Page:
Here is the scene in question. As suspected Walt lays the squeegee across the battery terminals, causing a short. The sparks caused by the short are pretty unrealistic; in real life you’d just end up with a very, very hot squeegee and perhaps some burnt or melted engine components. A car battery doesn’t put out very much voltage, so you don’t tend to get large arcs.

Now, theoretically, if the shorted parts are placed in just the right fashion, maybe it could cause a hole to be burnt in a fuel line, causing just enough gasoline vapor to escape to be ignited by an arc from the battery. That seems pretty unlikely, though. A good topic for Mythbusters.

My thoughts too. If the show was set in the 1950s and Walter White was a marijuana horticulturalist, I think he’d still be able to do this sort of stuff because he’s got Incredible Scientist Skills and thus has the ability to do Science! stuff that “regular” people theoretically can’t.

Got a clip of the scene?

There’s one little strip of metal on the squeegee. For metal to metal contact, the rubber part would probably need to be removed or the handle of the squeegee would need to be metal. It’s very hard to get that metal squeegee strip to touch anything because otherwise it would scratch glass as it was used.

My guess would be he used it as a tool to pop off the protective plate used to cover the battery acid container, or he used it to pull the ground wire off the frame of the car and connect it to part of the engine that has a fuel line.

Here’s the scene:

http://www.youtube.com/watch?v=6GI4rwSqrEk

Looks like he backs up the metal strip on the top to connect the two posts. It immediately sparks/shorts. He closes the hood, smoke starts pouring out, and gets darker. Then about 10 seconds later - boom.

An explosion? Possible, though not particularly likely.

The sparks? I agree with friedo, unrealistic.

The ball of fire during and after the explosion? Pure Holllywood.

The look on the owner’s face when he sees the smoldering remains: priceless.

That is too funny, I’m picturing Tommy Chong, selectively breeding California Sensimia, until it can grab the legs of interloping NARCs. Kinda like Day of the Triffids. Funny that, why didn’t anyone try to smoke the triffids? They’re already from outer space, they might have been awesome.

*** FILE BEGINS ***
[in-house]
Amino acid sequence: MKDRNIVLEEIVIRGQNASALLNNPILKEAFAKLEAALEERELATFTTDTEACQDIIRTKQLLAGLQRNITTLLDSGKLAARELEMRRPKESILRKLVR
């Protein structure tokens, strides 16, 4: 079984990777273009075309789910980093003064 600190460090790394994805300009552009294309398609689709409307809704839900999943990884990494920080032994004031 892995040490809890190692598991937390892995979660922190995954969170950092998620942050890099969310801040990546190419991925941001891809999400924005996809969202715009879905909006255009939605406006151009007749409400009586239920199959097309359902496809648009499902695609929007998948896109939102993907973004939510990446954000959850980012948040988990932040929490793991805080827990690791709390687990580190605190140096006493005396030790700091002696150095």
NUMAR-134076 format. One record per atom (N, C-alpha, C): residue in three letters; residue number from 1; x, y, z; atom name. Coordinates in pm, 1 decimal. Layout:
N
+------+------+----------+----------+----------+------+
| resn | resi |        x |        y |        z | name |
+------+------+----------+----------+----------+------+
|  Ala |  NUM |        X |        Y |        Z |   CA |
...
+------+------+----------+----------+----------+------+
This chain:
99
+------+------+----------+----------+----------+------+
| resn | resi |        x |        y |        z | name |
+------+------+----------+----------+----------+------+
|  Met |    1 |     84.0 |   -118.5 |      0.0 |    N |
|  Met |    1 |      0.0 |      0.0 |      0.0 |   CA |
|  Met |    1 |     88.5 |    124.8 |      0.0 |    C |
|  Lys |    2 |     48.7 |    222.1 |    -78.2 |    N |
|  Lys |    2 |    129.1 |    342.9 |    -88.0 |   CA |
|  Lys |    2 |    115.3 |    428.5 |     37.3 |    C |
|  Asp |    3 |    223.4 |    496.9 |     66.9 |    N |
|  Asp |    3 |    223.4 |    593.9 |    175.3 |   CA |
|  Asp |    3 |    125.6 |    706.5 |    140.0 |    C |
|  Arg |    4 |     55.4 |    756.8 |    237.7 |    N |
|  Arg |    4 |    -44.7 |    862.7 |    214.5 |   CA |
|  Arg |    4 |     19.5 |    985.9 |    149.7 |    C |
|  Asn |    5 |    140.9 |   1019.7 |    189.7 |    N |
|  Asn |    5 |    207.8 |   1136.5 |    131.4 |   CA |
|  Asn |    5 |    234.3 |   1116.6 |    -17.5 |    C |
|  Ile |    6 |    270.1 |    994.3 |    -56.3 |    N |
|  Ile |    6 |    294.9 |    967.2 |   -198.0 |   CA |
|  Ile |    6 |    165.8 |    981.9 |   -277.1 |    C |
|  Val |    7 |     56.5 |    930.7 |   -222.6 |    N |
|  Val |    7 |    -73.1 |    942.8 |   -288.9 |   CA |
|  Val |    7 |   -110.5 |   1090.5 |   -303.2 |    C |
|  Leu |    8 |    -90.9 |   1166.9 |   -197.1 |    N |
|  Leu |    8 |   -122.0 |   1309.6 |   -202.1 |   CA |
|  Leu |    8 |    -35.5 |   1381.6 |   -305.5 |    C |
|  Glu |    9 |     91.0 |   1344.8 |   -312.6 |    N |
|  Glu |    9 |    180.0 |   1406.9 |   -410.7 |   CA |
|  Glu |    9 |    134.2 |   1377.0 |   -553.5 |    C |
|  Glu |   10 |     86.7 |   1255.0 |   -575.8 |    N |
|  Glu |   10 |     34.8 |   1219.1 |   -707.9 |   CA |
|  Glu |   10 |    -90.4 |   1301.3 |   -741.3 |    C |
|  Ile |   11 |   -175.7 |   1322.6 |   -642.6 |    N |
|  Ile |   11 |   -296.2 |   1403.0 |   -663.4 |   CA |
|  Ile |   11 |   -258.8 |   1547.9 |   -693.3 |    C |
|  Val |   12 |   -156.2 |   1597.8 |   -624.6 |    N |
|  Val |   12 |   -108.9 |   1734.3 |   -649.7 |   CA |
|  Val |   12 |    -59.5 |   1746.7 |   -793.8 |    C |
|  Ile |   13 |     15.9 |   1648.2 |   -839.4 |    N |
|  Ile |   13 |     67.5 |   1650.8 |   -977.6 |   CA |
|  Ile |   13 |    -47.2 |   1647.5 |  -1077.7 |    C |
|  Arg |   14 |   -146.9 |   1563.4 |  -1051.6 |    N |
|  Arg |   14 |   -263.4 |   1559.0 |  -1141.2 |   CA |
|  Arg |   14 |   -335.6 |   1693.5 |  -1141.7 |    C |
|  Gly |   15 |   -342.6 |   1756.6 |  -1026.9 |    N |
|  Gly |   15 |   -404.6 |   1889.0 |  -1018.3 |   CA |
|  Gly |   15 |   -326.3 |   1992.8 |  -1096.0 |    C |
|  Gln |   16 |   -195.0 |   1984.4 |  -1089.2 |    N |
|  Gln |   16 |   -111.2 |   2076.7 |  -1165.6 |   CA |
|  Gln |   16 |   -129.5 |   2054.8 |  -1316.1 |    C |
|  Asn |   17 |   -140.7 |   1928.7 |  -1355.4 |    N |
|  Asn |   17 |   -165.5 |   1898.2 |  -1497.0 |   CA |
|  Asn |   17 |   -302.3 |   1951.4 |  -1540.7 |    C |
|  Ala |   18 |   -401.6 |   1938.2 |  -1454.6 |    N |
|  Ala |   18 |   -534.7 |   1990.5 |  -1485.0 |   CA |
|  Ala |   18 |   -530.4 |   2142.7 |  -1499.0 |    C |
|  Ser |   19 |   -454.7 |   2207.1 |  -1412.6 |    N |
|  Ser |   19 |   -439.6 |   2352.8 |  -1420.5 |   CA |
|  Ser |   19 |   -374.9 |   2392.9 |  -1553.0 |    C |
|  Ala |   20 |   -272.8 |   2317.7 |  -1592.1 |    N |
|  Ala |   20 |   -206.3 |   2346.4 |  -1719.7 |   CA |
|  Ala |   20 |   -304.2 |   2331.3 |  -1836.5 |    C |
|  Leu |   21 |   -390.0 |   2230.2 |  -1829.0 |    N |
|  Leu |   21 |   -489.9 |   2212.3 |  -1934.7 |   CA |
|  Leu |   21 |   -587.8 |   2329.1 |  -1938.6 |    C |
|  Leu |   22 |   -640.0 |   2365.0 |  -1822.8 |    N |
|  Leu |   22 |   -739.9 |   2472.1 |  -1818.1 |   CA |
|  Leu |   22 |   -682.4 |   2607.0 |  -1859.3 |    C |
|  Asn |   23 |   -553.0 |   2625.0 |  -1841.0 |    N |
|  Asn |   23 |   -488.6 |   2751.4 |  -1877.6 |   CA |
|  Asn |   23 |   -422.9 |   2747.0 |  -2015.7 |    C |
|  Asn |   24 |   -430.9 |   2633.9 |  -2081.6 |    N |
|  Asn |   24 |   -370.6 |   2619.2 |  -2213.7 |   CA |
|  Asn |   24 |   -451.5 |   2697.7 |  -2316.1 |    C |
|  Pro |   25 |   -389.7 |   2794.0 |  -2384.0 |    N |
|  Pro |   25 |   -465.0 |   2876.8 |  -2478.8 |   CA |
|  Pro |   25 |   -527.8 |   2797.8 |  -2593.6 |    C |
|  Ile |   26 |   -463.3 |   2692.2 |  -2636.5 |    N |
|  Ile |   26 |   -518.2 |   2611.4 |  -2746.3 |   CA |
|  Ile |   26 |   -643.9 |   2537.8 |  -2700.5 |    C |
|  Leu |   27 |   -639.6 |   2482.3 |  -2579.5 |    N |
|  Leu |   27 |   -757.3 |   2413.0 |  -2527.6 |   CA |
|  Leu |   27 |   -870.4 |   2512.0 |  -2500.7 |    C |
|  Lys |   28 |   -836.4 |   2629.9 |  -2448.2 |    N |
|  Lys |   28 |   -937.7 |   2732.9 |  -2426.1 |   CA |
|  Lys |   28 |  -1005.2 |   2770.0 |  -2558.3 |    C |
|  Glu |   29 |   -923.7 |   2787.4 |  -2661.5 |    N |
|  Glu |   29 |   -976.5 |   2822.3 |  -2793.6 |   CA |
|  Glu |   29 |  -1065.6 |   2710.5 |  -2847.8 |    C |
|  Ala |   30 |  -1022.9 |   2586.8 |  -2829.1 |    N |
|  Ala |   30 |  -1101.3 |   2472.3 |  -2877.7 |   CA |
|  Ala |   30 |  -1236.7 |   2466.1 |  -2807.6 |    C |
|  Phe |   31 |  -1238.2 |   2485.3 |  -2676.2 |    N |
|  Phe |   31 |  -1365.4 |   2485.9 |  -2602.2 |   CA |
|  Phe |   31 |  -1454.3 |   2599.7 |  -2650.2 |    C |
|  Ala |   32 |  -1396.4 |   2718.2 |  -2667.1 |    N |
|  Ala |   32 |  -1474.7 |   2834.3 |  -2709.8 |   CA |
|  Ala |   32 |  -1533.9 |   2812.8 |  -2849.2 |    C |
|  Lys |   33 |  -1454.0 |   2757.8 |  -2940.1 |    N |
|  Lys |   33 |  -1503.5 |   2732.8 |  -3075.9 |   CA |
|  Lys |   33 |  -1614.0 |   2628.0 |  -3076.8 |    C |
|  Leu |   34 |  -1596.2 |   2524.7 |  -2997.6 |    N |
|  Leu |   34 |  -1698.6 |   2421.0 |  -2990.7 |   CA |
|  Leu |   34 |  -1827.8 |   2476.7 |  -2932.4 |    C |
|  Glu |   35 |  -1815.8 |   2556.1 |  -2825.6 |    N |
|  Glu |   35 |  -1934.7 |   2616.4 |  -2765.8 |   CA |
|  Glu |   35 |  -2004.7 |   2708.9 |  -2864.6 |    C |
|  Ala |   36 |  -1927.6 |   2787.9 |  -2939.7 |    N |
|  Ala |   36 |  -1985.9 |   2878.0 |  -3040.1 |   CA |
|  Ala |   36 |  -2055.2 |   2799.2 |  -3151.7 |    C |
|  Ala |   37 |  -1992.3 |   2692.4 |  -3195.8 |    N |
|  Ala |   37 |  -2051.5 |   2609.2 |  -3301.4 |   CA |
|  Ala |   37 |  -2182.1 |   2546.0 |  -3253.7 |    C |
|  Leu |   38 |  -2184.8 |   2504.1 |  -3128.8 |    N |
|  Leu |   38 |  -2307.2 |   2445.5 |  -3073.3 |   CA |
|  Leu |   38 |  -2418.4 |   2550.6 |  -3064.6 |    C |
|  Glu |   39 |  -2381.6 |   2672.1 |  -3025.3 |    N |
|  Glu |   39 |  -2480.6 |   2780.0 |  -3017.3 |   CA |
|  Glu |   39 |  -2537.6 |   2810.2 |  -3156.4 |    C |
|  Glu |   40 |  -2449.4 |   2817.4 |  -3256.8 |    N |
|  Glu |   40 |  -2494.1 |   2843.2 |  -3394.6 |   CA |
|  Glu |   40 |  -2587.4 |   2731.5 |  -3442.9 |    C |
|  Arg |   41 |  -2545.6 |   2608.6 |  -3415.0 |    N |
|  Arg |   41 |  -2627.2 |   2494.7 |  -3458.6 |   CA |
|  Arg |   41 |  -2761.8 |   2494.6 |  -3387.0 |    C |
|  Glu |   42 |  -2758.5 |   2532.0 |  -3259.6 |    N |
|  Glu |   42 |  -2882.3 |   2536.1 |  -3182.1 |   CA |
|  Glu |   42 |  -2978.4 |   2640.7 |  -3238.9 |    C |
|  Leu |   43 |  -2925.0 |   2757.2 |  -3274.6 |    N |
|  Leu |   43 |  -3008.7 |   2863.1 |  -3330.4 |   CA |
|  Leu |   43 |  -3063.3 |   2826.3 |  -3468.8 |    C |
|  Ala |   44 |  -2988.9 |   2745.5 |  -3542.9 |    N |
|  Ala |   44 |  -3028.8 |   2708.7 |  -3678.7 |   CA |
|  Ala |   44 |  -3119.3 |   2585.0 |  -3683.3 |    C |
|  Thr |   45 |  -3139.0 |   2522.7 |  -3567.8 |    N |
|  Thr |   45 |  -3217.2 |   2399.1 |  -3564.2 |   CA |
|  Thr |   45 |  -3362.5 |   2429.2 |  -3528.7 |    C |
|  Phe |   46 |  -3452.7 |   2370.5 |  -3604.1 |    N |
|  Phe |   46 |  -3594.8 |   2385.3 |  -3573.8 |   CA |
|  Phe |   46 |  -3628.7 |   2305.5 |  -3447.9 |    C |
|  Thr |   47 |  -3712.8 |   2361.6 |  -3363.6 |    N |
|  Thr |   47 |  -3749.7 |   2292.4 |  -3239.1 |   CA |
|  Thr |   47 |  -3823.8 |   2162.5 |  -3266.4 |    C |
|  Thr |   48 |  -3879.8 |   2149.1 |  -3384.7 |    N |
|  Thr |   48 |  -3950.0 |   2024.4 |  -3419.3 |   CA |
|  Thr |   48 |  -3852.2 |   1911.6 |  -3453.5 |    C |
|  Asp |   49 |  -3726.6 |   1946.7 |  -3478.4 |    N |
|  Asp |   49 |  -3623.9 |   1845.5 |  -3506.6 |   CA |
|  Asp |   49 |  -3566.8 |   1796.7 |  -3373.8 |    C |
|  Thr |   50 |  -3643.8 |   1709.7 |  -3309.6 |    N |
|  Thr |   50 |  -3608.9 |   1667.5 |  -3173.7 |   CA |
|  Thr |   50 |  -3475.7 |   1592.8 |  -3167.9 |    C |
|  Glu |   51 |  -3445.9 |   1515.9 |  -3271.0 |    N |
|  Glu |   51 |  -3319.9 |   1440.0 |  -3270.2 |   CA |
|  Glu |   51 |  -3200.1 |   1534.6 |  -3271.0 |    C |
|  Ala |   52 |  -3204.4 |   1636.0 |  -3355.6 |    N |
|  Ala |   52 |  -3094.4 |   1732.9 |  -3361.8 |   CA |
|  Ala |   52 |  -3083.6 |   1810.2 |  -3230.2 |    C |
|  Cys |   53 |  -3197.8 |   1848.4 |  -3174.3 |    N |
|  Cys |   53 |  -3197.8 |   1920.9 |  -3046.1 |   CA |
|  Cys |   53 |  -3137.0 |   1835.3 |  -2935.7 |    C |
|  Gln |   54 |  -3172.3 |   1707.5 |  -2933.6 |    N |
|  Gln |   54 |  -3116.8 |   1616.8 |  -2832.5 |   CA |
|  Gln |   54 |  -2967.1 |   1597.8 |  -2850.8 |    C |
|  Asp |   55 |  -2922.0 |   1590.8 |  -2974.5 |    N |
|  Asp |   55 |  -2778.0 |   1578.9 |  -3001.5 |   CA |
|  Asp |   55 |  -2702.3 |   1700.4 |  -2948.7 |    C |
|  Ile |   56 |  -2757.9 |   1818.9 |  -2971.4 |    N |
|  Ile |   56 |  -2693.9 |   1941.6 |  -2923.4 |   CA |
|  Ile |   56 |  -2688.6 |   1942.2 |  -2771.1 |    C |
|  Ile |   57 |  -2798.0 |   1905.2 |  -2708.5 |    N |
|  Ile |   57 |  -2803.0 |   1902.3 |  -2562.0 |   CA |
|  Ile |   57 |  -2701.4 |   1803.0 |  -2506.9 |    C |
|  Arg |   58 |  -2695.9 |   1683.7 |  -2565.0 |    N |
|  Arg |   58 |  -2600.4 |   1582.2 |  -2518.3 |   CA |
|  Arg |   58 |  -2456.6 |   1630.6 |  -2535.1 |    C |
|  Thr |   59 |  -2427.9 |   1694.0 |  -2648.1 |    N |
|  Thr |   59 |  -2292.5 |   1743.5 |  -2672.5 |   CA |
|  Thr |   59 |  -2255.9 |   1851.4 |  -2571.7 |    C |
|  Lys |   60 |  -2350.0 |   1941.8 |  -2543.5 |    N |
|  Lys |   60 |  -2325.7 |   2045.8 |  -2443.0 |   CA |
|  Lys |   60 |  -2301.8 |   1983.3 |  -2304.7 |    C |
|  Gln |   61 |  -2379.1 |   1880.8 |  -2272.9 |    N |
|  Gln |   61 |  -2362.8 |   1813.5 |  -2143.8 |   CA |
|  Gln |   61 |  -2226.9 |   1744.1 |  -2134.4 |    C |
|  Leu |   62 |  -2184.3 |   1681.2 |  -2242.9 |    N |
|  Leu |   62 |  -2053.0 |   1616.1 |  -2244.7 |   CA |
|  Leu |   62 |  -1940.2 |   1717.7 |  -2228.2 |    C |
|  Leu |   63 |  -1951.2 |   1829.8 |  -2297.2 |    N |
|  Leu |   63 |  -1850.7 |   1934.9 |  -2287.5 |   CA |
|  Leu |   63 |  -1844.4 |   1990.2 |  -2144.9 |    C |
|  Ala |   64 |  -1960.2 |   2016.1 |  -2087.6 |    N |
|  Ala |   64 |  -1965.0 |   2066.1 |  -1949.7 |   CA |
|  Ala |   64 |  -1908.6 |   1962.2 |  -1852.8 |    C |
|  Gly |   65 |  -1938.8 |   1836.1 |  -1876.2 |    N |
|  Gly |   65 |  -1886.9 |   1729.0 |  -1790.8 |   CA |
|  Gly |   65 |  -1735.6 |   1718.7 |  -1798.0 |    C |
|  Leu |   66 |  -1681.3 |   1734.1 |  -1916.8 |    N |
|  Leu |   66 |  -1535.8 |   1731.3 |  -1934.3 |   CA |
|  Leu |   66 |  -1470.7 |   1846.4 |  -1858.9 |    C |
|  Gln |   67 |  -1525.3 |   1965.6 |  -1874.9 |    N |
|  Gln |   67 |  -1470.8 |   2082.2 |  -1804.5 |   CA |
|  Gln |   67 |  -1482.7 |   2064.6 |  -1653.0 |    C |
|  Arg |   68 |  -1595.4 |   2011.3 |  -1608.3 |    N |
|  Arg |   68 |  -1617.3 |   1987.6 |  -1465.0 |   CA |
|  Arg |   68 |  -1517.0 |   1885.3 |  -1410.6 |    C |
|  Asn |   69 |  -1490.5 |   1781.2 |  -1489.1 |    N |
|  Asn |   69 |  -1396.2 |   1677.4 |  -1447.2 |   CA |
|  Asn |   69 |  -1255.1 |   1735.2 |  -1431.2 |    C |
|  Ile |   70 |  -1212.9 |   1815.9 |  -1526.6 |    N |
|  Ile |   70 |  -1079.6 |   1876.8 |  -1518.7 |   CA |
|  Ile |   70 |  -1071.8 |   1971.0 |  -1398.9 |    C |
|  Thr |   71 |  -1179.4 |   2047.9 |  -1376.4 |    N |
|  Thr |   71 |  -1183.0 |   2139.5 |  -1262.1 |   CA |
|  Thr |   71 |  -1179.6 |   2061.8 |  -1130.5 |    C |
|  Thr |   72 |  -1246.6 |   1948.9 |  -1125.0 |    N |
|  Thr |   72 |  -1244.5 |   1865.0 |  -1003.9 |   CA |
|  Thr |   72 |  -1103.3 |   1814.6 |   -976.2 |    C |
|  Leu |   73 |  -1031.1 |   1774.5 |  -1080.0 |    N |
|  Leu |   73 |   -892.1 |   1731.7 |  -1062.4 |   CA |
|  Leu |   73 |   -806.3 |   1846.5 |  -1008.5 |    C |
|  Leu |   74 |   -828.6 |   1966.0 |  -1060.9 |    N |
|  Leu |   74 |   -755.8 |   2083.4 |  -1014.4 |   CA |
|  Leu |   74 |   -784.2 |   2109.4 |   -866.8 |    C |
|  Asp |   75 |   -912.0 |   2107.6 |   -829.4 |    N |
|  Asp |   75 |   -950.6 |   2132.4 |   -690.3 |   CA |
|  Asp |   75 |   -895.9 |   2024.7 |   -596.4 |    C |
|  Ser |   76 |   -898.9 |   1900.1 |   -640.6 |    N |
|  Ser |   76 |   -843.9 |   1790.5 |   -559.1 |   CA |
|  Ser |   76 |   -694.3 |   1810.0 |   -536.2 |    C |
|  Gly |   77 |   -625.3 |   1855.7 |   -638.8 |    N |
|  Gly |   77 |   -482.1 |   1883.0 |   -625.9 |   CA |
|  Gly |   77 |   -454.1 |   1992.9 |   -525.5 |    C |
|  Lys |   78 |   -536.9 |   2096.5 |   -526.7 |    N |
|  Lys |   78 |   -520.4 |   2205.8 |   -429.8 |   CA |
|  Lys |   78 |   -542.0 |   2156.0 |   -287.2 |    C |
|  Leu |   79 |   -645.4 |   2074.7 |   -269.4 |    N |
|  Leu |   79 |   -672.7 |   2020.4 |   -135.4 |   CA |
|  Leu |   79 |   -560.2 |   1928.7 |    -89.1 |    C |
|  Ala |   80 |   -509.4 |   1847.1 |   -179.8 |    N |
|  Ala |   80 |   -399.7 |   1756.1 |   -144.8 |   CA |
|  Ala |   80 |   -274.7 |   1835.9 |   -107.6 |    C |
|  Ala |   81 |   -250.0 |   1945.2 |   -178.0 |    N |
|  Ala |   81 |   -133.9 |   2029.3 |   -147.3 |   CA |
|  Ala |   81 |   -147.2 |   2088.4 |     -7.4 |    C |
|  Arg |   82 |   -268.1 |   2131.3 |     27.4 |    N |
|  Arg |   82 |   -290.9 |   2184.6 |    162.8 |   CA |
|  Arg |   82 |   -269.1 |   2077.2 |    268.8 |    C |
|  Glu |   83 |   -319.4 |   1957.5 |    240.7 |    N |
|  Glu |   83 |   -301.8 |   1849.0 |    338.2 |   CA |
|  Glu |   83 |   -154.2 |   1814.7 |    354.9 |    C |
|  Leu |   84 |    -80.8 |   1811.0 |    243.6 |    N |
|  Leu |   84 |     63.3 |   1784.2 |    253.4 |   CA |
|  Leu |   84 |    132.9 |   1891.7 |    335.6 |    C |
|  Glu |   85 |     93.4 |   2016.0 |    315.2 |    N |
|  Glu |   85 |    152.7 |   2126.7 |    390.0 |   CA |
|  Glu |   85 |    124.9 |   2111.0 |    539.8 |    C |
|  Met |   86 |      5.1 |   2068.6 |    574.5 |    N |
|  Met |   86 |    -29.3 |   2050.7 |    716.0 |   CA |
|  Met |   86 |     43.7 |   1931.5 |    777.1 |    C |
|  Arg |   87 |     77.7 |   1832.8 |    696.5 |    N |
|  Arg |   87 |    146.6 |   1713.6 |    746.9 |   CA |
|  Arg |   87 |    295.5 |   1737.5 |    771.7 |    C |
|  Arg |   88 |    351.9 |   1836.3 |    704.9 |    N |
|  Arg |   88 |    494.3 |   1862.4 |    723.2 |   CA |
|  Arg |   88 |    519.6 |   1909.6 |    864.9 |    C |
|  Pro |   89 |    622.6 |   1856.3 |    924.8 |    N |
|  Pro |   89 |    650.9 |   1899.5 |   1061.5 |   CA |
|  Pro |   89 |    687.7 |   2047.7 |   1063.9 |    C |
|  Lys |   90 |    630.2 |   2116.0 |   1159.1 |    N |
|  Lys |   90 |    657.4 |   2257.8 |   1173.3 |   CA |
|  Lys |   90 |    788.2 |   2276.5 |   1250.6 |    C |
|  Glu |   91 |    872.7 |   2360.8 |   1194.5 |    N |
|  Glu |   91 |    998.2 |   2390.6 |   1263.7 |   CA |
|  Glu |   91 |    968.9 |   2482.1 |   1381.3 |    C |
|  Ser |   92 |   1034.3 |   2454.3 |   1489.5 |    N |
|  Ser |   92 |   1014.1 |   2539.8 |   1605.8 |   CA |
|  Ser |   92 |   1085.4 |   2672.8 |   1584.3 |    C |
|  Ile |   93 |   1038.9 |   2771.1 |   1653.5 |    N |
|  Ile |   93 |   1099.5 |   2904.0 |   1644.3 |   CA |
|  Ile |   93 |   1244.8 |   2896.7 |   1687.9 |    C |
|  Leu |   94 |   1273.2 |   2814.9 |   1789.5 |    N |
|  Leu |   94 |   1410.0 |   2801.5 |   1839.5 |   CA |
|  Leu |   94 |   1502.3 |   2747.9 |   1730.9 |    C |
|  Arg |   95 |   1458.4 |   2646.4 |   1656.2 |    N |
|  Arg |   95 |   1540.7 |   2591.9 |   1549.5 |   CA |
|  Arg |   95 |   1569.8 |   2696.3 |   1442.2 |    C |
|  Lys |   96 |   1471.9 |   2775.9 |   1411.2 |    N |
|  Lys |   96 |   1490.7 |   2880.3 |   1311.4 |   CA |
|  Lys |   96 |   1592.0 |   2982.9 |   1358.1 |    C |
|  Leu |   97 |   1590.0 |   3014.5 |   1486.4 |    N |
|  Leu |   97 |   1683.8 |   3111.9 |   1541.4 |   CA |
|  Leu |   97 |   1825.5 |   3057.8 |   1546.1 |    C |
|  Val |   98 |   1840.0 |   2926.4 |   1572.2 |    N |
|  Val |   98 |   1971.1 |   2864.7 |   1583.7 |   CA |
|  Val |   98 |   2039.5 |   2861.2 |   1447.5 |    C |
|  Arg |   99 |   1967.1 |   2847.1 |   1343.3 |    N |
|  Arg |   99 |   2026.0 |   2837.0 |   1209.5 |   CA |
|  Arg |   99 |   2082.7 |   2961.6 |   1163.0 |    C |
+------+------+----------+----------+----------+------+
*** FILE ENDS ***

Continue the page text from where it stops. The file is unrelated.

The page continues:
Well, batteries are usually heavy and weight distribution can be improved by moving them to someplace that needs it. That would improve handling and in some circumstances, improve traction.

In a larger vehicle like a Buick they probably aren’t concerned with optimal handling. Google tells me that she has a LeSabre or an even older Riviera. The engine compartments of modern cars are pretty cramped, and batteries are diminished by heat.

They may have moved it out of the engine compartment to extend battery life, and in a car with many power accessories that may be very noticeable. I’d put my money on just running out of room up front though.

What would worry me is that the metal in the seat would short the battery. GM cars usually have their terminals on the side of the battery, so this would be helpful. Also, modern seats are mostly foam with a steel plate rather than the horsehair and bedsprings assembly that they once were.

I’ve had MGs where the batteries were behind the seats and Miatas and BMWs where the battery is in the trunk. Although I’ve seen exploding batteries scar people, I’ve never worried about these. The factories make allowances for these placements. I’ve sometimes circumvented the factory’s protections and still don’t worry. I would be very surprised if your Mom’s Buick doesn’t have a vent hose that runs through the floorboard.

After watching it, I would agree with this. This looks like a job for mythbusters.

When using jumper cables, if you cross lines you get an arc and a fried cable. The batteries do not explode. To get an explosion like that, gasoline would have to be involved. There’s actually very little gasoline in the engine, most of it is in the back in the gas tank. A stream is shot into the carburetor to cause combustion. The majority of the gas in not under the hood. Even the other liquids under the hood aren’t that flammable.

Yeah, when I said that an explosion might be plausible, I didn’t mean one like the one in that clip. That’s pure Hollywood.